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    • "noncoding and are thought to act by affecting TF binding sites (Hindorff et al. 2009; Maurano et al. 2012). The SNP probes of our arrays will be particularly valuable in evaluating whether a disease-associated or traitassociated SNP alters the binding of specific TFs. "
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    ABSTRACT: To achieve proper spatiotemporal control of gene expression, transcription factors cooperatively assemble onto specific DNA sequences. The ETS domain protein monomer of GABPα and the B-ZIP domain protein dimer of CREB1 cooperatively bind DNA only when the ETS ((C)/GCGGAA GT: ) and CRE ( GT: GACGTCAC) motifs overlap precisely, producing the ETS⇔CRE motif ((C)/GCGGAA GT: GACGTCAC). We designed a Protein Binding Microarray (PBM) with 60-bp DNAs containing four identical sectors, each with 177,440 features that explore the cooperative interactions between GABPα and CREB1 upon binding the ETS⇔CRE motif. The DNA sequences include all 15-mers of the form (C)/GCGGA-----CG---, the ETS⇔CRE motif and all single nucleotide polymorphisms (SNPs), and occurrences in the human and mouse genomes. CREB1 enhanced GABPα binding to the canonical ETS⇔CRE motif CCGGAAGT 2-fold, and up to 23-fold for several SNPs at the beginning and end of the ETS motif, which is suggestive of two separate and distinct allosteric mechanisms of cooperative binding. We show that the ETS-CRE array data can be used to identify regions likely cooperatively bound by GABPα and CREB1 in vivo, and demonstrate their ability to identify human genetic variants that might inhibit cooperative binding. Copyright © 2015 Author et al.
    G3-Genes Genomes Genetics 07/2015; 5(9). DOI:10.1534/g3.115.020248 · 3.20 Impact Factor
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    • "In the past decade, genome-wide association studies (GWAS) have been conducted to study the genetic basis for thousands of phenotypes (Hindorff et al., 2009; Eicher et al., 2015), including diseases (e.g., the seven diseases from WTCCC, The Wellcome Trust Case Control Consortium, 2007), clinical traits (e.g., cholesterol levels), anthropometric traits (e.g., height, Wood et al., 2014), brain structures (Hibar et al., 2015) and social behaviors (e.g., educational attainment, Rietveld et al., 2013; marriage, Domingue et al., 2014). As of April, 2015, more than 15,000 single-nucleotide polymorphisms (SNPs) have been reported to be significantly associated (p < 5 × 10 −8 ) with at least one phenotype (see GWAS catalog, Welter et al., 2014). "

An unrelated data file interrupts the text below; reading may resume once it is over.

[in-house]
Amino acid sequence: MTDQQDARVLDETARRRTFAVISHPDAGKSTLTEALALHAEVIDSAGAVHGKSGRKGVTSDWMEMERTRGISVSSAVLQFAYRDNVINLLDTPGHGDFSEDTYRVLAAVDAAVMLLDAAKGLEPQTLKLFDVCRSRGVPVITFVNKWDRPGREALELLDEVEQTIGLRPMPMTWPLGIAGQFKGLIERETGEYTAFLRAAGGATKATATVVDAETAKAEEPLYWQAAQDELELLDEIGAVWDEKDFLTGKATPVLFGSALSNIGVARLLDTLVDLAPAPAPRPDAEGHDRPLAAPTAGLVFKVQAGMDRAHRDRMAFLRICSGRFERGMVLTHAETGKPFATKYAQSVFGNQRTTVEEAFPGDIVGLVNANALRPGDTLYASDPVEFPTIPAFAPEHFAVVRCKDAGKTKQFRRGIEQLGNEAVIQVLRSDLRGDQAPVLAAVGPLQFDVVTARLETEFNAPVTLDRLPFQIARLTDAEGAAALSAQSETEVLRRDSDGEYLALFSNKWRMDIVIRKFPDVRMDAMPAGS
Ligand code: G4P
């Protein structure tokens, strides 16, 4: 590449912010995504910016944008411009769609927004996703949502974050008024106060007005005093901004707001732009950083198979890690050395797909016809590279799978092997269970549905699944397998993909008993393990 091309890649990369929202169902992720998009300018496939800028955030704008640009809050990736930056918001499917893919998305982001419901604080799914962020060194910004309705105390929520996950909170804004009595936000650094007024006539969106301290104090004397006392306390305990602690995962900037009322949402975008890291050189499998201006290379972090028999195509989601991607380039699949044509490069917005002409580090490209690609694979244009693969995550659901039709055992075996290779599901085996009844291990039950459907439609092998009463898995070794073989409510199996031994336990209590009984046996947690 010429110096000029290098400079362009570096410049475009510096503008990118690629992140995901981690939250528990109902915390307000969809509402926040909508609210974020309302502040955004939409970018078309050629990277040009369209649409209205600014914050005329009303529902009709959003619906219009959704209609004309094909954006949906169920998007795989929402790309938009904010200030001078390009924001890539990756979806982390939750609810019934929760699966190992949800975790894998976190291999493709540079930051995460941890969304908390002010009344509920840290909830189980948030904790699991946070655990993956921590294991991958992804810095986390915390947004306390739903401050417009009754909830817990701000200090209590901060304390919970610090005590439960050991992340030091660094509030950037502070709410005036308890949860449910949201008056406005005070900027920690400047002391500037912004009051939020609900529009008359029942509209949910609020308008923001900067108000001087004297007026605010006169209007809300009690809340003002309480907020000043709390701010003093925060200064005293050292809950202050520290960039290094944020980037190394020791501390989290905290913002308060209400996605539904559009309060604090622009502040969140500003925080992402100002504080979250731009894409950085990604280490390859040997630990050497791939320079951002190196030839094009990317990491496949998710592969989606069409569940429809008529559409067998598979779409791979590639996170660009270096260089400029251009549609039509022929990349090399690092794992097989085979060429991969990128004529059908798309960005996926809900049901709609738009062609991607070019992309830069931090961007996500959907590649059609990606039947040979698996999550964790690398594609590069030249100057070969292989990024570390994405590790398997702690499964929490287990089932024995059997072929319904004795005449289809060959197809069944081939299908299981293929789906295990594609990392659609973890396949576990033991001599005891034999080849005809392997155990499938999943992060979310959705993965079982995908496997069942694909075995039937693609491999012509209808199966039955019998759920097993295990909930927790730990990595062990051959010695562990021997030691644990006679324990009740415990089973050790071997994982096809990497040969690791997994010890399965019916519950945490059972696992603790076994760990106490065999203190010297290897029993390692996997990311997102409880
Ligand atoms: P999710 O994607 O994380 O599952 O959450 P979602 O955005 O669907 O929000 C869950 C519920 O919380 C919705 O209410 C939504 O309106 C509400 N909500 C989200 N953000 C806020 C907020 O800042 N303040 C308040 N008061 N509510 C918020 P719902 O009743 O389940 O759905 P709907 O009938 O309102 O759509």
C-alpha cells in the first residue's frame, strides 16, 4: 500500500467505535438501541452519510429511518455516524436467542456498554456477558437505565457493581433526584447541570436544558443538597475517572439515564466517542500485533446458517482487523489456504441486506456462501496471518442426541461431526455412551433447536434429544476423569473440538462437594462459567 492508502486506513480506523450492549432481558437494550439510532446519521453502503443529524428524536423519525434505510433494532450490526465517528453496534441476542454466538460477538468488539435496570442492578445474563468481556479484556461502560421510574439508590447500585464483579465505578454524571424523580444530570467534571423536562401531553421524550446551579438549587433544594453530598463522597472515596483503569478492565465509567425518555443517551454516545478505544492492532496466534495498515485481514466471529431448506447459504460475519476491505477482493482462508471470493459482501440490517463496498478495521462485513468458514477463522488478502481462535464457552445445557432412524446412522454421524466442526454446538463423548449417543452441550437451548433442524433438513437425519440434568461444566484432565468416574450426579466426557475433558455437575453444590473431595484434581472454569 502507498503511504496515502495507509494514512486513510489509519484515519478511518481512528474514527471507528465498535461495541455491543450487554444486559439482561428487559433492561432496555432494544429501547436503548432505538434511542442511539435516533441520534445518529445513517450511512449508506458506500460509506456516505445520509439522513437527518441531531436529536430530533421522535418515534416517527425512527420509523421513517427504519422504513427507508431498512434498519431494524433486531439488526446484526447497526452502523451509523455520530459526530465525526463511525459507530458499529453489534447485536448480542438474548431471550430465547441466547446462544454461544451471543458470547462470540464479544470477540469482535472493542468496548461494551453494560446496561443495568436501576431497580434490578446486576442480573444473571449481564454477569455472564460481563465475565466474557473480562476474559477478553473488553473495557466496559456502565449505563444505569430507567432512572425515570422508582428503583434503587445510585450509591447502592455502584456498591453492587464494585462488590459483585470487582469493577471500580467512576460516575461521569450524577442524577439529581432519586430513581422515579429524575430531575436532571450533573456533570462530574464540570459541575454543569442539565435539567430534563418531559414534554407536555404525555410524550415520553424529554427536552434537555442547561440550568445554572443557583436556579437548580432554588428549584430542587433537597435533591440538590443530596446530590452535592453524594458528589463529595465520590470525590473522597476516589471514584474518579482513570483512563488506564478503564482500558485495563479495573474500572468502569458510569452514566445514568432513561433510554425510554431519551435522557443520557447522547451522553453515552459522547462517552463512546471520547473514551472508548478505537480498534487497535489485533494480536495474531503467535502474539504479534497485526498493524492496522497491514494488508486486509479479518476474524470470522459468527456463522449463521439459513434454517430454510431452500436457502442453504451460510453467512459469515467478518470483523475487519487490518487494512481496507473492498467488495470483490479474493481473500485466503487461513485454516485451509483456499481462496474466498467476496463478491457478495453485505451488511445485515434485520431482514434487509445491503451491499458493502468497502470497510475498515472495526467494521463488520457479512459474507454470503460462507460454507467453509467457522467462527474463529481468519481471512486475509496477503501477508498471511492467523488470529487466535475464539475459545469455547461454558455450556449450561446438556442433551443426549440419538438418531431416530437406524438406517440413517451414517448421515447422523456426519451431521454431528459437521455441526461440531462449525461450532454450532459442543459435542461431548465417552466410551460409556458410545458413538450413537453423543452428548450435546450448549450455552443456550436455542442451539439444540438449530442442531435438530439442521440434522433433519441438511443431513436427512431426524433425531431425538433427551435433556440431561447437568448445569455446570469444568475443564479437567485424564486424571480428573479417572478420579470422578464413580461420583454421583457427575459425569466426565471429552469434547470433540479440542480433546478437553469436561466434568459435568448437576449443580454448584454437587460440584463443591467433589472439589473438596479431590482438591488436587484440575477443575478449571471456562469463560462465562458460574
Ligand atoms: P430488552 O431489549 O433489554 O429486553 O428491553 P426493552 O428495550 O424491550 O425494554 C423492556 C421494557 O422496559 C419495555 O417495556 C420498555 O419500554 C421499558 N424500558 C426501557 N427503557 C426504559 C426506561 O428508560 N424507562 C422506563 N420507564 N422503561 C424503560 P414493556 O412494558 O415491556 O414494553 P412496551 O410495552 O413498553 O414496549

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    ABSTRACT: Pleiotropy arises when a locus influences multiple traits. Rich GWAS findings of various traits in the past decade reveal many examples of this phenomenon, suggesting the wide existence of pleiotropic effects. What underlies this phenomenon is the biological connection among seemingly unrelated traits/diseases. Characterizing the molecular mechanisms of pleiotropy not only helps to explain the relationship between diseases, but may also contribute to novel insights concerning the pathological mechanism of each specific disease, leading to better disease prevention, diagnosis and treatment. However, most pleiotropic effects remain elusive because their functional roles have not been systematically examined. A systematic investigation requires availability of qualified measurements at multilayered biological processes (e.g., transcription and translation). The rise of Big Data in biomedicine, such as high-quality multi-omics data, biomedical imaging data and electronic medical records of patients, offers us an unprecedented opportunity to investigate pleiotropy. There will be a great need of computationally efficient and statistically rigorous methods for integrative analysis of these Big Data in biomedicine. In this review, we outline many opportunities and challenges in methodology developments for systematic analysis of pleiotropy, and highlight its implications on disease prevention, diagnosis and treatment.
    Frontiers in Genetics 06/2015; 6:229. DOI:10.3389/fgene.2015.00229